Colombian elections headed for upset? Pt.2FORREST HYLTON, AUTHOR, PROF. HISTORY AND POLITICS, UNIVERSIDAD DE LOS ANDES, BOGOTÁ: [Juan Manuel] Santos is somebody who's a real political insider. And although [Antanas] Mockus has been the mayor of Bogotá two times, he's able to run as a political outsider to some degree because he has no ties to either of the two traditional parties, the Conservative Party and the Liberal Party, or the new right-wing parties that have grown up around President Uribe. Now, Mockus's campaign slogan is "democratic legality", which is a direct reference to the fact that the rule of law has largely been thrown by the wayside in the pursuit of Uribe's democratic security policies. Santos is running as the inheritor and the person who will continue Uribe's democratic security policies, as someone who was Uribe's minister of defense during key moments in the struggle against the FARC insurgency. So Mockus really represents a centrist option in Colombia's generally very polarized political panorama, and that's what is taking people by surprise. But when you look at the polling data, you see that Mockus was really able to move forward once former mayor of Medellín Sergio Fajardo joined the campaign as a vice presidential candidate, and it's really the two of these figures together representing an image of clean, efficient, independent municipal politics that has allowed Mockus to project an image nationwide as someone who could in fact govern Colombia.It's interesting. The base agreement with Colombia and the United States that would allow the United States military to use seven Colombian military bases actually took place at the behest of the Colombians when the Manta base in Ecuador expired. The Colombian government of Uribe was eager to have the US set up camp in seven of Colombia's military bases. It's very unlikely that either Mockus or Santos would change those. It's possible that Santos would try to negotiate more base agreements. But the difference between Santos and Mockus in this respect, although minimal, would be that while Santos is extremely belligerent towards Venezuela and has really tried in some ways to use this election to run against Chávez on a national security ticket, with the idea that Venezuela somehow threatens Colombia's national security. That really hasn't worked very well for him, because people's sensible concerns today in Colombia have to do with their own economic situations, with the state of the health-care system in Colombia, and a number of other concerns that can't neatly be [inaudible] the security rubric. So that's part of what has Juan Manuel Santos's campaign in the dumps. And certainly when it comes to education, Mockus is a former director of the National University, and his vice presidential candidate, Fajardo, is a former professor with a PhD in mathematics. So their commitment to education, to health care, to improving the situation of the country's unemployed—Colombia has one of the highest unemployment rates in Latin America right now, and Mockus and Fajardo are wisely pursuing a strategy which emphasizes their ability to create employment. I think one major difference between the two candidates as far as Venezuela's concerned is that Mockus is likely to ease diplomatic tensions with Venezuela and, you know, resume what would be considered normal relations with Venezuela, in Colombian historical context, whereas Juan Manuel Santos is clearly angling for an escalation of conflict, at least on a rhetorical level, and perhaps in reality as well. Juan Manuel Santos has long cultivated very close ties in Washington, and he has influential and powerful friends in the Pentagon and at State, and he certainly knows his way around Washington. Mockus really is much more of an outsider, because he has only governed Bogotá, which clearly hasn't brought him into close contact with the US embassy, whereas Juan Manuel Santos has long interacted with the embassy, as well as with US government officials in Washington itself. So you would think that the United States would have a clear preference for Juan Manuel Santos and would be trying to influence the outcome. That may be in the scenes. If it is, it clearly isn't having the desired effect. And indeed the United States might well be kind of repositioning itself in anticipation of a possible Mockus victory in the second round. It's pretty clear that neither candidate's going to win in the first round, although you never know until it happens. I don't think anybody sees Mockus as a particular threat to the relative autonomy that the armed forces in this country enjoy, and I think they see him as somebody who would be forced to back the struggle against the FARC to a considerable degree.I think what we may be seeing is something similar to what happened with Obama's campaign [inaudible] energy and the social networking and so forth is taking place in the Mockus camp. And the more economic and social issues become the chief issues in the campaign, the more difficulty Juan Manuel Santos has, because he really is a kind of one-note candidate who keeps pounding away at the theme of security and is somewhat deaf to the responses of public opinion. So, in fact, the big problem that Santos has is that he really has some of the sort of sclerotic qualities that characterized McCain in the McCain campaign. I think Mockus would be quick to realize that it's in fact in Colombia's interest to have good relations with its neighbors in the region, and that it could have both relations with its neighbors in the region and good relations with the United States—it's probably not an either/or proposition for a skillful politician. But the Colombian right has obviously emphasized its ties to the United States at the expense of its neighbors, and we have every reason to expect that that's what Santos would do if he were president. But Mockus would have little to lose by drawing closer to leaders like Lula, for instance, and normalizing relations with Chávez through a figure like Lula.It's interesting to see that many of the most powerful economic forces in Colombia have begun to swing their weight behind Mockus's candidacy in very much the same way that we saw the powerful sectors within the US economy weigh in in favor of an Obama candidacy, leaving McCain kind of high and dry towards the end in terms of campaign fundraising. And it looks like Mockus is going very strong right now with backing from some of the country's major economic players. This has all happened so rapidly, and US policy in Latin America right now, you know, except for supporting outlaw regimes like Honduras or hard-right wing regimes like Uribe's regime, US policy in Latin America is in a bit of disarray. So I would be surprised if they've really been able to kind of keep up with developments and kind of plot a strategy as to what to do, although there may be people who see, along with the country's powerful business interests in Colombia [inaudible] really going to continue a number of economic and security policies that have taken place throughout the neoliberal period—which is to say, very much as was the case with Obama, I think the powerful elites and folks who benefit from the status quo don't really have any concerns about Mockus rocking that status quo.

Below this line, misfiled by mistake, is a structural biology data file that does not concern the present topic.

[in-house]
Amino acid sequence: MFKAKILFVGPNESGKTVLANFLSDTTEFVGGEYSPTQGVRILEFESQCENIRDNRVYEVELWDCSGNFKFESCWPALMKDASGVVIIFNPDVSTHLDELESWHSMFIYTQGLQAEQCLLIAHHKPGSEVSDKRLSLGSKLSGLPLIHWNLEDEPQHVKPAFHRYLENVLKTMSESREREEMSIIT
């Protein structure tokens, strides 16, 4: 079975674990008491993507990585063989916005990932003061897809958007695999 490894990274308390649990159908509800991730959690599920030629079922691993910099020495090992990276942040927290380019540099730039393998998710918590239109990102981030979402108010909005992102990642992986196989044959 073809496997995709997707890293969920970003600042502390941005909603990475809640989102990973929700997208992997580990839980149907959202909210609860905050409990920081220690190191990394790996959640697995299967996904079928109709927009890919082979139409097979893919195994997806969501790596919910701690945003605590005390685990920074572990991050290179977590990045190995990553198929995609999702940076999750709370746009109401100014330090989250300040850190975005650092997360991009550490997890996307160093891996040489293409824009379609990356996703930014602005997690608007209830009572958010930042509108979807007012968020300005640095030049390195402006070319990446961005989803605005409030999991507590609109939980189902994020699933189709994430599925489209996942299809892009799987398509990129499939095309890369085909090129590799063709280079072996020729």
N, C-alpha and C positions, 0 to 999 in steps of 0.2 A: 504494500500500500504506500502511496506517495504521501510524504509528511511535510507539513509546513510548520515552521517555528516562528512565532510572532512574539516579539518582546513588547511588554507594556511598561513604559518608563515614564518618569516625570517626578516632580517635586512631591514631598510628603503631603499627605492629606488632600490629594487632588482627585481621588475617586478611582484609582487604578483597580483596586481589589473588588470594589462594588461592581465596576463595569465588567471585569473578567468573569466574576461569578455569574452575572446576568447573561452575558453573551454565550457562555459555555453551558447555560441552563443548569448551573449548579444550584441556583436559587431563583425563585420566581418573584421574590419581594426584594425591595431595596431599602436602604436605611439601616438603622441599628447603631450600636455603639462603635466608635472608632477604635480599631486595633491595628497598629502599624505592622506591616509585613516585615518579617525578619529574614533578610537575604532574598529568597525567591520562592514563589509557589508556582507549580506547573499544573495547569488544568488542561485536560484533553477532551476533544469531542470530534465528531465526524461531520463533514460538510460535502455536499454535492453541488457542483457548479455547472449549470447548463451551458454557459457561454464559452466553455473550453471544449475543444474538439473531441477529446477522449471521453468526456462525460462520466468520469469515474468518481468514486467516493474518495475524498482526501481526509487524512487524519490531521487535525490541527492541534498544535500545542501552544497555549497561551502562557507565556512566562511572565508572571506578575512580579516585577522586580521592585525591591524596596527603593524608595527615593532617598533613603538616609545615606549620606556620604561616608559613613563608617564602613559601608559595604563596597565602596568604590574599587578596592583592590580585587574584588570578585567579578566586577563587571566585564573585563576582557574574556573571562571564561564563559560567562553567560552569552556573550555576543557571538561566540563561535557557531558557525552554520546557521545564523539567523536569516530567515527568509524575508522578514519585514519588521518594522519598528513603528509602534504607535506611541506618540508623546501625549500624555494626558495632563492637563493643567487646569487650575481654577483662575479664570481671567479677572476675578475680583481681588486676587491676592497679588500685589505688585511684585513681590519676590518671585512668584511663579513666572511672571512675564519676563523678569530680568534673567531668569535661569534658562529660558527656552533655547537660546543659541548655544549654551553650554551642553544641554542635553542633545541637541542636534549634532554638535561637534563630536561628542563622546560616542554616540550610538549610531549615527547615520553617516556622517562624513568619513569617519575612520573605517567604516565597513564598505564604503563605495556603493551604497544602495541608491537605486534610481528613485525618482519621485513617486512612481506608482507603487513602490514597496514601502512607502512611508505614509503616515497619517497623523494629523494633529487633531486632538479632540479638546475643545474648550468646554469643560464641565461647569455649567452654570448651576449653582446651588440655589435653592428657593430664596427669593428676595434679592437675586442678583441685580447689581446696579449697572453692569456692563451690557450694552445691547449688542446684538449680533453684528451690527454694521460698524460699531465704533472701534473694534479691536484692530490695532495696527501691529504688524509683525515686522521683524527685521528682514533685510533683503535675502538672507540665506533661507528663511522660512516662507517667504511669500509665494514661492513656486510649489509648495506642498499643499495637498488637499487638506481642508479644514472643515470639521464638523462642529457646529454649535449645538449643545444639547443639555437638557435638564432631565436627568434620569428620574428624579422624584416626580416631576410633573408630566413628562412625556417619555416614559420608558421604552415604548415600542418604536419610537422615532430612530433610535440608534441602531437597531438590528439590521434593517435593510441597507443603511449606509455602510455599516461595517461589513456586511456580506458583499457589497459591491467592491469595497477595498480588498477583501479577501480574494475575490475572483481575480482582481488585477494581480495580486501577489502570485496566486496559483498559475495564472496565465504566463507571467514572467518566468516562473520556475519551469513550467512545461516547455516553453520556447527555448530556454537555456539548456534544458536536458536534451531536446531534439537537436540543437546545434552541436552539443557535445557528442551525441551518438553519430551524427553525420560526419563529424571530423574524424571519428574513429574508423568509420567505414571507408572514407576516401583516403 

DISCLAIMER: